There's a lot of misinformation out there around weight loss and these are some of the common ones
The average woman spends 17 years trying to lose the same 20 to 40 pounds over and over again—leaving you to wonder: do diets even work and why is weight loss so complicated? To answer these questions, let’s start by busting the weight loss myths that are preventing you from finding a weight loss plan that really works!
You need to burn fat to lose weight
This major myth is the root cause of weight gain after weight loss. The body is meant to store a certain amount of fat for emergency purposes. And, although burning fat can be an effective way to lose weight, the simple act of burning it, is what causes your body to want to store it all back—plus more—every single time.
Figure out why your body is feeling a need to store fat in the first place and address that.
Very rarely do I have a client who is overweight simply because they are eating all the wrong things. Usually there is some other underlying issue that has caused their body to feel a need to store fat in the first place. This can come down to what you eat or don’t eat, eating too infrequently or not eating enough, high stress, lack of sleep and even digestive or hormonal issues. When you figure out why your body is holding onto fat, it’s much easier to do something about it.
Carbs make you fat
Forty per cent of your nutrition should come from carbohydrates—foods that your body converts to energy. The problem with “carbs” is when they come from white breads, pastas, rice and potatoes that break down into too much sugar and end up creating a lot of inflammation and stress in the body.
Choose veggies, fruits and naturally occurring sugars as your main source of carbohydrates/energy foods when trying to lose weight.
Vegetables are a perfect choice, and they often take more energy to digest and metabolize than they have calories in them. They are nutrient-rich and important for building digestive enzymes that aid in digestion. Fruits are also nutrient-rich and high in fiber—exactly the kind of carbs your body needs for quick energy. Naturally occurring sugars are usually paired with proteins like in oatmeal, quinoa, rice and grains. These kinds of carbs take longer to break down in the body and help to give more sustaining energy.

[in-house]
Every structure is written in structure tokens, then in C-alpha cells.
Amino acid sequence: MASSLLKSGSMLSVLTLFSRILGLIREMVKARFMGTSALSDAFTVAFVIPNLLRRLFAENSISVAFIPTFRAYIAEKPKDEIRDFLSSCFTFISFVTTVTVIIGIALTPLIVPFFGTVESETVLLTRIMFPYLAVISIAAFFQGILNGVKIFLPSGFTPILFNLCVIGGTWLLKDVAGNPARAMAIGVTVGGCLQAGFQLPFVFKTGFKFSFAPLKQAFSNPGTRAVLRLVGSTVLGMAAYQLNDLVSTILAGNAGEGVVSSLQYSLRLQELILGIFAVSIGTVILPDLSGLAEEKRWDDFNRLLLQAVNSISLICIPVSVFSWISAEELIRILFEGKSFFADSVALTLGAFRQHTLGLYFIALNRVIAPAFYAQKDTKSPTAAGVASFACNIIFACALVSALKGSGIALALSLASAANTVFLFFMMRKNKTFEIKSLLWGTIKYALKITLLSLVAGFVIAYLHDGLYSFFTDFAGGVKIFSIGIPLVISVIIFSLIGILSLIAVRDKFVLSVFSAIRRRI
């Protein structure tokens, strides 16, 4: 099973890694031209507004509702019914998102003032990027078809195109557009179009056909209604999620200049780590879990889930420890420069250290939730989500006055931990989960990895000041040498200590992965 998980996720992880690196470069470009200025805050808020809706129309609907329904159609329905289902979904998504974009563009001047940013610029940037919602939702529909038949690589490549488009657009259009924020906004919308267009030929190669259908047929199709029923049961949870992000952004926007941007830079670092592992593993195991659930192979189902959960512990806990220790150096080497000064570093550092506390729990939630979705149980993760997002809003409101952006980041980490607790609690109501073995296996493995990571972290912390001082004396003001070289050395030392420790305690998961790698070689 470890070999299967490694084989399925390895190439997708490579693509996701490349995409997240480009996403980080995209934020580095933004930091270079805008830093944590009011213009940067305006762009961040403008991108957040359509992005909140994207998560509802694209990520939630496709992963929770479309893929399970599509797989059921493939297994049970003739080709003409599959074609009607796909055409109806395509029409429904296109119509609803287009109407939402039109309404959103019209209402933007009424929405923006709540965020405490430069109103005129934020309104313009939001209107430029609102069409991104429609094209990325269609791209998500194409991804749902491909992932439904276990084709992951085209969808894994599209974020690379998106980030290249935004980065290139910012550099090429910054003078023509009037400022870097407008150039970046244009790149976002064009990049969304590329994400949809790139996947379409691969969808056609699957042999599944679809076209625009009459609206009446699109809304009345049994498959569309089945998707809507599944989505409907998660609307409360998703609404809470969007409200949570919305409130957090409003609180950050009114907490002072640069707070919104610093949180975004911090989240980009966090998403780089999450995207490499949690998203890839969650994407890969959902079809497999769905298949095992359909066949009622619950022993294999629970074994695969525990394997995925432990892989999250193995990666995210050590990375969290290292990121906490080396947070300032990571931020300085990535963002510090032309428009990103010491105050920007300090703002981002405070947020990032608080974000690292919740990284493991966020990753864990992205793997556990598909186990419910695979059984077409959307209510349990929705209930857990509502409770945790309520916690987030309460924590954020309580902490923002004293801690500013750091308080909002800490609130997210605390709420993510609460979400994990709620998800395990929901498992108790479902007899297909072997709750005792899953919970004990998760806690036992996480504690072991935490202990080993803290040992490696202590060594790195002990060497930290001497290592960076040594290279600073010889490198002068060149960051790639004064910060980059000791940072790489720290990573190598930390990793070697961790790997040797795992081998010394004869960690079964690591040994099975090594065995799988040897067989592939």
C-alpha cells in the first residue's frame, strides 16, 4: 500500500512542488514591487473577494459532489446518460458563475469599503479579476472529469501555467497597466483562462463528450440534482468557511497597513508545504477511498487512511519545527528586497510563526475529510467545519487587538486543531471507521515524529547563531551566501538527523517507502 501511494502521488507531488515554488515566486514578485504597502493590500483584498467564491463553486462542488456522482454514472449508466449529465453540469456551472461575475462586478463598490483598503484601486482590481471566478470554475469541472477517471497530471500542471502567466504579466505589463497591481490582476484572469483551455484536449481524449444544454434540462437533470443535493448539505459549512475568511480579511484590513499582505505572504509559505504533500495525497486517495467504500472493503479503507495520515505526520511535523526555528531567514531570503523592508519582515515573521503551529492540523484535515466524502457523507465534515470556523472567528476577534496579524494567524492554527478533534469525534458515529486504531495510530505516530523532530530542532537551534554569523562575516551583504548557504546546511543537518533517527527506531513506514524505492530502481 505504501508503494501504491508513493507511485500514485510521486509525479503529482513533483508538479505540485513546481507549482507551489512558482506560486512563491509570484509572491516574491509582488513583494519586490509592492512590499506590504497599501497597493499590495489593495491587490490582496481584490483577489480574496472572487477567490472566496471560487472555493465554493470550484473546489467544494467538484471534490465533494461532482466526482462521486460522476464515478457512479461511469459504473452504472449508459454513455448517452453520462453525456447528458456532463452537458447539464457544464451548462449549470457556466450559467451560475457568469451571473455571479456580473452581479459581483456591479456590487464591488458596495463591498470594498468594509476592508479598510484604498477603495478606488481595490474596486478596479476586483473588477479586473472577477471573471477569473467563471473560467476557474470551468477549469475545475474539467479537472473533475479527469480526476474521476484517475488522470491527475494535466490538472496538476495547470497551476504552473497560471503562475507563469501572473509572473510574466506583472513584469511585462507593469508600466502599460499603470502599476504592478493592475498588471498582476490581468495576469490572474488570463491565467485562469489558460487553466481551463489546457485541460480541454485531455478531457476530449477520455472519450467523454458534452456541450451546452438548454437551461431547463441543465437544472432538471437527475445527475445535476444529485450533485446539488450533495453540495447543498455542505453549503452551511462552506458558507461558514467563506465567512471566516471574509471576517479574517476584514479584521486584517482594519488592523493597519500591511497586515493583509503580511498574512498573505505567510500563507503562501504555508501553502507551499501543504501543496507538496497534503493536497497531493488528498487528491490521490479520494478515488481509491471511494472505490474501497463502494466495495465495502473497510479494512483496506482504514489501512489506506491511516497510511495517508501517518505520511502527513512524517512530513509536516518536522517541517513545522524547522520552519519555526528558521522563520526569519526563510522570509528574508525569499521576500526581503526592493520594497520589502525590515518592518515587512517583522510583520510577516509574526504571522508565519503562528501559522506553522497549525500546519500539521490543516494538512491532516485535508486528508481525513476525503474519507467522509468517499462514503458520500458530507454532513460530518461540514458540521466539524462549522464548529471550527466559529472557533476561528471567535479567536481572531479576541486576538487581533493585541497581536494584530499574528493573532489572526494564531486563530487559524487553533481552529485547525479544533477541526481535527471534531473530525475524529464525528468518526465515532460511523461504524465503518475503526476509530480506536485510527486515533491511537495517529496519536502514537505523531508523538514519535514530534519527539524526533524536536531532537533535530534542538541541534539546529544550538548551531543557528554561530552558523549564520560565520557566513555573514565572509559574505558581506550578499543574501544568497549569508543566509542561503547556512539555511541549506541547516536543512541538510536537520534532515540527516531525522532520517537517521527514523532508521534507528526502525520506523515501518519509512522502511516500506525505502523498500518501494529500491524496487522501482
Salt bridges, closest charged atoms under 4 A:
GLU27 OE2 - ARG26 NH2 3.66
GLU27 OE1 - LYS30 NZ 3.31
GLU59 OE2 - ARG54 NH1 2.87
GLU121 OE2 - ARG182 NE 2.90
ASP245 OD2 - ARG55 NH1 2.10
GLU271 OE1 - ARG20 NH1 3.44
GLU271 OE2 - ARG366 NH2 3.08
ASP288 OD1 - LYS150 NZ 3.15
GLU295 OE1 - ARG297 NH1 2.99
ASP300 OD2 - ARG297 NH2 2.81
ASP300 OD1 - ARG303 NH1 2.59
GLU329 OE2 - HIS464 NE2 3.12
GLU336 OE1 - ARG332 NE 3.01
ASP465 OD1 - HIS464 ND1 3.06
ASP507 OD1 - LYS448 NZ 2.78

Fat makes you fat!
This is a huge myth. In fact, without enough good fat coming in, the body can be reluctant to let go of stored fat and can even create a need to store more of it!
Thirty per cent of your diet should come from fat. The issue is really in the kind of fat you eat.
High blood cholesterol is caused from too much, or an imbalance of, saturated fat, the kind of fat that comes from meat and dairy. Saturated fat is an important part of the diet but should only make up 10 per cent. The other 20 per cent should come from an equal mix of
Omega 3 from foods like fish, chia and flax seeds and Omega 6 from nuts, avocados and seeds. As long as you avoid trans fat and the “bad fats” found in hydrogenated oils and deep fried foods, adding in the right kind of fat can actually speed up the fat loss process.
You need more protein!
The body only needs a certain about of protein, but people seem to think eating more makes you burn more fat or build more muscle. In fact, excess protein just gets converted to energy or stored as fat if you consume too much. The main issue with high protein dieting is that people also tend to go lower carb, removing not just white carbs, but also the nutrient-rich veggies and higher fibre fruit leaving the body no choice but to burn fat for energy. Remember, if you burn fat for energy, your body will just turn around and store more fat the first chance it gets.
Balance out your diet with lean protein, good fats and healthy carbs.
You need to exercise to lose weight
Although there are all sorts of benefits to exercise, it is not a good weight loss tool. Here is why: exercise is essentially taxing the body, ripping and tearing muscles so the body works hard to repair and rebuild those muscles. The good news is, this boosts your metabolism and builds muscle. The problem is, it also tends to keep the body in a constant state of making change rather than dropping fat. So you will tone your muscles and drop dress sizes, but the scale won’t move.
If you are already exercising, you might want to reconsider your approach and choose exercises that get the body more focused on fat loss.
Invoking the fight or flight response in the body can send a message that it needs to be faster and more efficient, signaling the need to drop fat. Here’s how:
One way to trigger the flight response is by getting your heart rate up as high you can with cardio exercise, which instantly makes the heart stronger, leading to a higher metabolism.
Invoke the fight response with boxing, martial arts and even dance classes, which can create a need for the body to become stronger and more efficient.
If you are not already exercising, incorporating fun activities that move your body without stress can be a more effective way to go.